Secondary breast cancer nurse specialists honoured for support given to patients from diagnosis
Winner of the Cancer Nursing Practice Award at the 2017 RCNi Nurse Awards is the Macmillan secondary breast cancer nurse specialist team at The Christie NHS Foundation Trust in Manchester
‘I got married in March last year, but was diagnosed with secondary breast cancer in June. Unbelievably, my husband was diagnosed with terminal cancer in July. Now we both have months to live,' says Jenny Sutcliffe.
‘I do not know how I would have coped without the absolutely amazing support and care of The Christie’s Macmillan secondary breast cancer nurse specialist team.
‘It is difficult getting through day-to-day, but these nurses make a terrible situation more bearable. I cannot put into words how much it means to know that they there for me and listen. They get it and they get me.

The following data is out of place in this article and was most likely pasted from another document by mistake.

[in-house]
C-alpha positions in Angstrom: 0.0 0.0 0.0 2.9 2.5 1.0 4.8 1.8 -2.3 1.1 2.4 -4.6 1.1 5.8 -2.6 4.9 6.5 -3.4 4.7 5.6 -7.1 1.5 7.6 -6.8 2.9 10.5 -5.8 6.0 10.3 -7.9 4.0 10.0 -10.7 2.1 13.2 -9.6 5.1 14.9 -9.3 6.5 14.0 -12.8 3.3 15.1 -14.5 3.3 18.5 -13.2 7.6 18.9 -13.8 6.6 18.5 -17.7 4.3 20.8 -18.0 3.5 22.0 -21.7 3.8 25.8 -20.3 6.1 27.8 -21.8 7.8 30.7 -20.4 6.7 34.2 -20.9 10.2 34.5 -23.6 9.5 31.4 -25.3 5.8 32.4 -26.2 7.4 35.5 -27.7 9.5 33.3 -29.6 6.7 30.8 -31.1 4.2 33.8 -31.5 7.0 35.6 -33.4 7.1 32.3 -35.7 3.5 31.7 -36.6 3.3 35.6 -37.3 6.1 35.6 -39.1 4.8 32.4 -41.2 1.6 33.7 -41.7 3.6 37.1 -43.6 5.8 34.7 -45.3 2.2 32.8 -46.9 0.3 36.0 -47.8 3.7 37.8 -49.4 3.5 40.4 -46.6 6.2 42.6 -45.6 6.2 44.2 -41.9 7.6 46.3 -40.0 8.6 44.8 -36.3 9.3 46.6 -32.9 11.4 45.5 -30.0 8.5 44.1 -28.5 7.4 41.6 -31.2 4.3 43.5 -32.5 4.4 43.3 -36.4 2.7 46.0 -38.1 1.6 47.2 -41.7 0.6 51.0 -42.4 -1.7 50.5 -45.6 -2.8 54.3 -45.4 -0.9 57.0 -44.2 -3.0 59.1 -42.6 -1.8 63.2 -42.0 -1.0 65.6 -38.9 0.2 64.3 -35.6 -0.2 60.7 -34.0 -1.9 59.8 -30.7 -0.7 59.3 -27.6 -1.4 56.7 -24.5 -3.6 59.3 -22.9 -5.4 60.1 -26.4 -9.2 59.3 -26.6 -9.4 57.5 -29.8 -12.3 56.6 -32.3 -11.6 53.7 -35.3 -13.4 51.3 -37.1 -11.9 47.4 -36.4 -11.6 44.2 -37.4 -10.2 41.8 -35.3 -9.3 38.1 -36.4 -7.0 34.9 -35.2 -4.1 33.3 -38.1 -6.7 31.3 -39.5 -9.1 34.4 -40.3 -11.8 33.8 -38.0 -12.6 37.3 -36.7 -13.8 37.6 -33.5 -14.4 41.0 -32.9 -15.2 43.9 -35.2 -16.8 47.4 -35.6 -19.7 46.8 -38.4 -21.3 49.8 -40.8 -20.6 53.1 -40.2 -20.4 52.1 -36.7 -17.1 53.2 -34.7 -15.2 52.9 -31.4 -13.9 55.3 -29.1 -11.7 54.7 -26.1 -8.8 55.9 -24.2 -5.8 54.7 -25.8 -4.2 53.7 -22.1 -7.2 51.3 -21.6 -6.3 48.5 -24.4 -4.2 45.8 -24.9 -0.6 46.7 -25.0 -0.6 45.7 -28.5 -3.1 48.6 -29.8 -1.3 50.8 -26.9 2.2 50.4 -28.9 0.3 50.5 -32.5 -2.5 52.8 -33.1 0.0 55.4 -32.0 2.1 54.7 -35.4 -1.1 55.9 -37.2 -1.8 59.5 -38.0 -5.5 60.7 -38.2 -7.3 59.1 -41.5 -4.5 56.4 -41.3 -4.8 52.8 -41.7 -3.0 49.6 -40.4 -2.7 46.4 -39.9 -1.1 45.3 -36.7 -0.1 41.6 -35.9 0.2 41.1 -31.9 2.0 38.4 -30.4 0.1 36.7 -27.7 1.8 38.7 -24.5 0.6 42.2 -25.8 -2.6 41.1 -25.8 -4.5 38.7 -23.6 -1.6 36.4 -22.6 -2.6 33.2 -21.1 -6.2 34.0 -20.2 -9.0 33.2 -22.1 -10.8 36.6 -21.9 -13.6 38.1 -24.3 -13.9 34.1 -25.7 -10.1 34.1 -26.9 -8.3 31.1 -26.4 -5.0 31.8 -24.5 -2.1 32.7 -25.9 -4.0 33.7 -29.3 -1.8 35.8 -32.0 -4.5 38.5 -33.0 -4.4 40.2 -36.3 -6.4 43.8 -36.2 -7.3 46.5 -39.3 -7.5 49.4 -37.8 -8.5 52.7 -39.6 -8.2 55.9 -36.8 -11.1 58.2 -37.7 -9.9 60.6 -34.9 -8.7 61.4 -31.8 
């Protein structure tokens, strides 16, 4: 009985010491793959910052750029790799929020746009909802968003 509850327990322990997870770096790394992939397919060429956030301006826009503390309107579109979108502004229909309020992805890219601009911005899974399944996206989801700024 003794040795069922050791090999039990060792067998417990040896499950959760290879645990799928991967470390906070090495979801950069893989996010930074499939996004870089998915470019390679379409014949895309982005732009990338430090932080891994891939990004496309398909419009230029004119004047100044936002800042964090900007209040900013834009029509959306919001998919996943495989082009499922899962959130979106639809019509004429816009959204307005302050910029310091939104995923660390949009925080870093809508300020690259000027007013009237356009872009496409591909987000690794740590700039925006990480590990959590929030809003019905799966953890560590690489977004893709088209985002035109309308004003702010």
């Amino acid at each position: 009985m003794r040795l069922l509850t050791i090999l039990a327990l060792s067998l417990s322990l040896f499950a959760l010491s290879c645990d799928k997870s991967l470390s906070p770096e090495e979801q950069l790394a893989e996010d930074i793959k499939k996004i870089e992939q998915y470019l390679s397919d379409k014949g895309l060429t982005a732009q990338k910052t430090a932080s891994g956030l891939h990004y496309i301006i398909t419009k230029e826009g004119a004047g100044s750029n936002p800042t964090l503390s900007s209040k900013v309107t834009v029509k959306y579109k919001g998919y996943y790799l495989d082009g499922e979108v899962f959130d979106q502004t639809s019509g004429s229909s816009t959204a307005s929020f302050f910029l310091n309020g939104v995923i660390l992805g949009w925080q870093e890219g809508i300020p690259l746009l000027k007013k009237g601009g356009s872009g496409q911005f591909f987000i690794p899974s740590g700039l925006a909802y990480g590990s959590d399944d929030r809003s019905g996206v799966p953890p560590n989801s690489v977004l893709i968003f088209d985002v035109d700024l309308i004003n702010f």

‘They are obviously clinical specialists, which gives you total confidence, and they have tailored their approach to my situation. Not only do they take in every word, they respond to it. They always have something else that might help and give you options.’
Jenny is just one of the patients who have benefitted from the work of a secondary breast cancer (SBC) team at The Christie NHS Foundation Trust in Manchester which helps patients understand their diagnosis and treatment and gives them a great sense of control.
For what the judges called ‘terrific’ results, the team of Sharon Foy, Rosalyn Fox, Claire Gaskell, Bethan Daniel and Julie Orford was this month named overall winner in the Cancer Nursing Practice category of the RCNi Nurse Awards, the profession’s top accolade.
The award, sponsored by Macmillan Cancer Support, recognises and rewards cancer nurses or teams who have improved the quality of care that patients receive at diagnosis, during and after treatment.